U.S. Department of Agriculture: Animal and Plant Health Inspection Service


Date of this Version



Hyde M, Breck SW, Few A, Beaver J, Schrecengost J, Stone J, Krebs C, Talmo R, Eneas K, Nickerson R, Kunkel KE and Young JK (2022) Multidisciplinary engagement for fencing research informs efficacy and rancher-to-researcher knowledge exchange. Front. Conserv. Sci. 3:938054. doi: 10.3389/fcosc.2022.938054


Creative Commons Attribution License (CC BY).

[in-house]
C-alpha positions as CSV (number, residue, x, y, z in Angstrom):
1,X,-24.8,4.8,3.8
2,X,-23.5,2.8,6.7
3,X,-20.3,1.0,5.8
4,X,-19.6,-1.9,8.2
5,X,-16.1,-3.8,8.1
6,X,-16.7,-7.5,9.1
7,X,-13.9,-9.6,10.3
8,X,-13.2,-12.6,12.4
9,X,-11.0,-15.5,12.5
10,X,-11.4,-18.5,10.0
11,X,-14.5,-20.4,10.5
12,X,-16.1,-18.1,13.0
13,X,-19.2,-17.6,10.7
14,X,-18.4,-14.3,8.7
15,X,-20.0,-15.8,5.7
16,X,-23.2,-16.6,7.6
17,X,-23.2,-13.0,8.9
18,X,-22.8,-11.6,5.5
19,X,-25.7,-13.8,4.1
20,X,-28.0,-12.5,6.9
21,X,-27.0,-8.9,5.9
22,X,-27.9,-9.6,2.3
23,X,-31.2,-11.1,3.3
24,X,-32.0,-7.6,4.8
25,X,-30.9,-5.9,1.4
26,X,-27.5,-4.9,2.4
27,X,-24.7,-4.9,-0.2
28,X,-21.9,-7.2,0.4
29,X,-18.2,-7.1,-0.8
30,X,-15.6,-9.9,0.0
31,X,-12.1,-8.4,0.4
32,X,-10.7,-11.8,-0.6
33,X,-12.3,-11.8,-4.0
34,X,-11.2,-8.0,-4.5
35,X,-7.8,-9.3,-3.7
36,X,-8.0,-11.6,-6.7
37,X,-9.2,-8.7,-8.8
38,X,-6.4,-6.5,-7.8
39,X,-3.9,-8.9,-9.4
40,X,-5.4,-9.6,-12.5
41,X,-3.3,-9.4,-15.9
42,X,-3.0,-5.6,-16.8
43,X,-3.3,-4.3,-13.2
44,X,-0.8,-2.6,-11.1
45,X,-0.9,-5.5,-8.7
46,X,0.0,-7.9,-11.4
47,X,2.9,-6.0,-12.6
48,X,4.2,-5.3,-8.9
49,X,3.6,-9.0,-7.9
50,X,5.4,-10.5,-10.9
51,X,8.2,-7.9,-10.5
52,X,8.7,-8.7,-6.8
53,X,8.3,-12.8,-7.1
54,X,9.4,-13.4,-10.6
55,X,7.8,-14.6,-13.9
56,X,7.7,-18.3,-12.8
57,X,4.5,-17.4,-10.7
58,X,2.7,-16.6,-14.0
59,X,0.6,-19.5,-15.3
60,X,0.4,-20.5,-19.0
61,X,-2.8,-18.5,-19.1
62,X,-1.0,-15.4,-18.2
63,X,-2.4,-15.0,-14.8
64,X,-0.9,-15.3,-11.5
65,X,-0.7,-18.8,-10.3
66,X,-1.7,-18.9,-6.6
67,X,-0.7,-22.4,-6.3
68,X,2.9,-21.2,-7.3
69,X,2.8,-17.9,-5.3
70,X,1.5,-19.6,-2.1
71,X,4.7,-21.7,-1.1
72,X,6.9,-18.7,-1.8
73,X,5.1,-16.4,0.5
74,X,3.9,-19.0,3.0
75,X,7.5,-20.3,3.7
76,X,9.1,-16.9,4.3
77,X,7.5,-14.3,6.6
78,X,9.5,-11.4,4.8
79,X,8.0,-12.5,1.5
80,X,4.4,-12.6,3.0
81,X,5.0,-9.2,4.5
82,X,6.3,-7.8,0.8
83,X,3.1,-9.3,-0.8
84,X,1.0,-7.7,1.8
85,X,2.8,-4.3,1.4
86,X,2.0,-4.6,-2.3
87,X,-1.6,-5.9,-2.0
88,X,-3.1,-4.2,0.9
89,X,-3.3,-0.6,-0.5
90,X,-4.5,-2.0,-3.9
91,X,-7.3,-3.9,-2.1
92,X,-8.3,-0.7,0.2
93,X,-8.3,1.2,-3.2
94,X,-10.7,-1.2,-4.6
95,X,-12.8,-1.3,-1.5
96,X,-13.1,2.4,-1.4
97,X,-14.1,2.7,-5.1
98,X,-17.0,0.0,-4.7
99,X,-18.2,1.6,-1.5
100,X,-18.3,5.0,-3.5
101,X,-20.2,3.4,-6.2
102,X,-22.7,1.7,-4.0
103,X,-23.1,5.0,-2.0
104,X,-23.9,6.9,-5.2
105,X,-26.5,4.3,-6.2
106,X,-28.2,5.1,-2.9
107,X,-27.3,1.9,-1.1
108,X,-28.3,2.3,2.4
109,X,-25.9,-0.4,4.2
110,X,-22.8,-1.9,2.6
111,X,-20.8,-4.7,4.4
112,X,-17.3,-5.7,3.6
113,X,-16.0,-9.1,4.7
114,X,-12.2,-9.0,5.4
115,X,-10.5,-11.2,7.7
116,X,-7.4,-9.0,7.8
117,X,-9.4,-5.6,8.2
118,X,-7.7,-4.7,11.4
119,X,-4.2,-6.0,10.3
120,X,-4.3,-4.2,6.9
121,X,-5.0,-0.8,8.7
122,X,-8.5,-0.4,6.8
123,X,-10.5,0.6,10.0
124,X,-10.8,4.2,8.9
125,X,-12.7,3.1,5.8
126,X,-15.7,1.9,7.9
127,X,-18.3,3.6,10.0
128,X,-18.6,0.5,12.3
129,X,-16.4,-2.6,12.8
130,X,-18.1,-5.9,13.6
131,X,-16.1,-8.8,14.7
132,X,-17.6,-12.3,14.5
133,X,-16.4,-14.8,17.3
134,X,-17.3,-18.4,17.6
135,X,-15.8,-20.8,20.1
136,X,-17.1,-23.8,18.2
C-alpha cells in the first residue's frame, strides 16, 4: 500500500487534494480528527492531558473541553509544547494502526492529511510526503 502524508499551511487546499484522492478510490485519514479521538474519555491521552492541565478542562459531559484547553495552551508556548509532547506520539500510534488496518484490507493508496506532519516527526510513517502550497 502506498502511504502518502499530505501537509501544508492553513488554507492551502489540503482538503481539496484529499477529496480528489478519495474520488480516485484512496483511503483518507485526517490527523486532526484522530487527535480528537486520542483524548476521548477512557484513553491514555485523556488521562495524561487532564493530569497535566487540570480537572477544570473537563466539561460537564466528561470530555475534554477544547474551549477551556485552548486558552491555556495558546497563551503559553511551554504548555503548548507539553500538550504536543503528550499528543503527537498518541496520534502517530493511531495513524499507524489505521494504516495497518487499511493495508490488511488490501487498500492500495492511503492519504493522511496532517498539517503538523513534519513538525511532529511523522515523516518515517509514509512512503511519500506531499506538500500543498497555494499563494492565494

Across much of the Western United States, recovery of large carnivore populations is creating new challenges for livestock producers. Reducing the risks of sharing the landscape with recovering wildlife populations is critical to private working lands, which play an vital role in securing future energy, water, food, and fiber for an ever-expanding human population. Fencing is an important mitigation practice that many ranchers, land managers, and conservationists implement to reduce carnivore-livestock conflict. While fencing strategies have been reviewed in the literature, research seldom incorporates knowledge from the people who utilize fencing the most (i.e., livestock producers). Incorporating producers and practitioners early in the process of producing scientific knowledge is proving to be a critical endeavor for enhancing knowledge exchange, better evaluation of the practice, and more realistic understanding of the costs and benefits. Here, we describe how our multidisciplinary effort of co-producing knowledge informs understanding of the effectiveness of various fencing designs and more importantly provides a better mechanism for transferring this knowledge between producers, researchers, and land managers. We explain the process underway and demonstrate that incorporating producers and practitioners from the onset allows research priorities and expected outcomes to be set collaboratively, gives transparency to the agricultural community of the research process, provides a critical lens to evaluate efficacy and functionality, and will inform the practicality of fencing as a conflict prevention tool. We discuss opportunities and challenges of this co-production process and how it can be applied to other realms of fencing and conflict prevention strategies.